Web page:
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Requirements for the Technical Infrastructure for Standardized International Rights Statements

Posted in Copyright, Creative Commons/Open Licenses, Reports and White Papers on October 8th, 2015

International Rights Statements Working Group has released Requirements for the Technical Infrastructure for Standardized International Rights Statements.

Here's an excerpt from the announcement:

Over the past fifteen months, representatives from the Europeana and DPLA networks, in partnership with Creative Commons, have been developing a collaborative approach to internationally interoperable rights statements that can be used to communicate the copyright status of cultural objects published via the DPLA and Europeana platforms.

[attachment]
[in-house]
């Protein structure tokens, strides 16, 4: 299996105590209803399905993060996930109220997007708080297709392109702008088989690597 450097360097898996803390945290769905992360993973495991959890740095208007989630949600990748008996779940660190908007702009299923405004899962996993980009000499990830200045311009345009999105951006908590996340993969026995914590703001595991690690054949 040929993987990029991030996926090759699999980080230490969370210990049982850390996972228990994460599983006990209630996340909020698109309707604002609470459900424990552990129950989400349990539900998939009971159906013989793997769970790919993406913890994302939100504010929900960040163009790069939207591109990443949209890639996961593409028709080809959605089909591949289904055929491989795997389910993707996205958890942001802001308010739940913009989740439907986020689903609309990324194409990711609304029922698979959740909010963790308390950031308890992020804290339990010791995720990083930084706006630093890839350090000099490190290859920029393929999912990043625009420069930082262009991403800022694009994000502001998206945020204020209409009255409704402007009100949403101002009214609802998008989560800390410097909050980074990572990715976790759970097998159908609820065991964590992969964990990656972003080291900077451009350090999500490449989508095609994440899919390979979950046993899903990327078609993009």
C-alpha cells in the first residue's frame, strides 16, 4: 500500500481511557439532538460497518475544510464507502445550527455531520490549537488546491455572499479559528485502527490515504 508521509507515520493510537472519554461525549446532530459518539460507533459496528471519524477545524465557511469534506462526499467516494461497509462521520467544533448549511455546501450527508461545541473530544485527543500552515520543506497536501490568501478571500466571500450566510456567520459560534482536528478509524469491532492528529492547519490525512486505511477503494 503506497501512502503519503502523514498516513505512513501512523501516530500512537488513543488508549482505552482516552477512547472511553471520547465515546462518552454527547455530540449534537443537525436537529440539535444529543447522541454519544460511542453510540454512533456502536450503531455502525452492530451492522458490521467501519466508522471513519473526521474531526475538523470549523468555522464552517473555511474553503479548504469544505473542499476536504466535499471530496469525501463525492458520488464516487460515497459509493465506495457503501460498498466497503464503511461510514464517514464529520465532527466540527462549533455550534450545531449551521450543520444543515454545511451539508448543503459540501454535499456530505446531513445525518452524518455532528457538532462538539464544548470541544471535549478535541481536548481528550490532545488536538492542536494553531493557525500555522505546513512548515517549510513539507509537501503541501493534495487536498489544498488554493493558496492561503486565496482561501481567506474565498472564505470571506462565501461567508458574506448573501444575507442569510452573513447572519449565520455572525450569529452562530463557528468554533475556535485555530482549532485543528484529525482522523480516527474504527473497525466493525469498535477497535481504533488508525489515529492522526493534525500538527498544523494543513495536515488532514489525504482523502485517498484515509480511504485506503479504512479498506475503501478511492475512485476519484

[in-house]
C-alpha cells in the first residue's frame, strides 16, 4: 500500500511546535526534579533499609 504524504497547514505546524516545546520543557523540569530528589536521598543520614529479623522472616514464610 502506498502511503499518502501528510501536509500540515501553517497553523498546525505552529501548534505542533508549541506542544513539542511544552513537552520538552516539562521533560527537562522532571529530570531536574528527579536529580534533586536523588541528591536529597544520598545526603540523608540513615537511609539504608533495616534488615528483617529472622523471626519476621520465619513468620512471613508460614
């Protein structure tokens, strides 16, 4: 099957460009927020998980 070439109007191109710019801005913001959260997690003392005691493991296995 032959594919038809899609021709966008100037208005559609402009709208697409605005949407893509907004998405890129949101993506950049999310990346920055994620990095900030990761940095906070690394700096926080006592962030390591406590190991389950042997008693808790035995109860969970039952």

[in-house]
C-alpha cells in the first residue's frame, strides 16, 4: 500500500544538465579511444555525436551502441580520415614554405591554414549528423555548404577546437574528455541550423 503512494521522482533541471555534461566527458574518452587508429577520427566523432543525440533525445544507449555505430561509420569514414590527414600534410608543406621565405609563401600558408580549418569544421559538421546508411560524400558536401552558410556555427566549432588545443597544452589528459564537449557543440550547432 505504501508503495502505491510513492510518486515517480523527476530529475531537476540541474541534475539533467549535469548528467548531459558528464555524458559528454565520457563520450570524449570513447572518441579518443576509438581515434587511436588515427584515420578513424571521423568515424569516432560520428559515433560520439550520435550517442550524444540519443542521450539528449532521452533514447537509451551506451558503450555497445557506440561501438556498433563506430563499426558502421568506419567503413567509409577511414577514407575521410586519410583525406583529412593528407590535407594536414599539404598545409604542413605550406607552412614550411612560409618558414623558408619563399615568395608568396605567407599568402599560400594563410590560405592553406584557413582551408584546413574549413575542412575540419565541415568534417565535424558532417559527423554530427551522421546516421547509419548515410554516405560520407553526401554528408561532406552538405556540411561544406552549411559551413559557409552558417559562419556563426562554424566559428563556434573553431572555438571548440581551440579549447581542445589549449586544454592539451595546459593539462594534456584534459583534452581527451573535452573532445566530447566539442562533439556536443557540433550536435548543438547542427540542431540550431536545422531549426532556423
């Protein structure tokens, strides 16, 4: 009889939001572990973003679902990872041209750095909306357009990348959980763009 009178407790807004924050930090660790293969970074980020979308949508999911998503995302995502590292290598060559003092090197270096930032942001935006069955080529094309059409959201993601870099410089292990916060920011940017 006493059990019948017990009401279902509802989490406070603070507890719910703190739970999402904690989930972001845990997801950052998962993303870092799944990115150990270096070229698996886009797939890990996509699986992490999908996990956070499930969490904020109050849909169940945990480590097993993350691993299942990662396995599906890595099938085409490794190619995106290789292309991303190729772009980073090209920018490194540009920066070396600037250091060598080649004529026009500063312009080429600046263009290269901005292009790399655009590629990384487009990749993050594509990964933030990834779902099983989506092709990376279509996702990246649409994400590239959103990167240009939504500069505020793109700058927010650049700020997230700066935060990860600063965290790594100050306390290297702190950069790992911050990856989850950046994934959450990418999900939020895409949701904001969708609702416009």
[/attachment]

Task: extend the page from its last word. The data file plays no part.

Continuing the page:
The purpose of these rights statements is to provide end users of our platforms with easy to understand information on what they can and cannot do with digital items that they encounter via these platforms. Having standardized interoperable rights statements will also make it easier for application developers and other third parties to automatically identify items that can be re-used.

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"Trade Officials Announce Conclusion of TPP—Now the Real Fight Begins"

Posted in Copyright, Digital Copyright Wars, Legislation and Government Regulation on October 6th, 2015

The EFF has released "Trade Officials Announce Conclusion of TPP—Now the Real Fight Begins" by Maira Sutton.

Here's an excerpt:

Trade officials have announced today that they have reached a final deal on the Trans-Pacific Partnership (TPP). Their announcement came after a drawn out round of negotiation in Atlanta, Georgia, which was mainly held up around disagreements over medicine patent rules and tariffs over autos and dairy.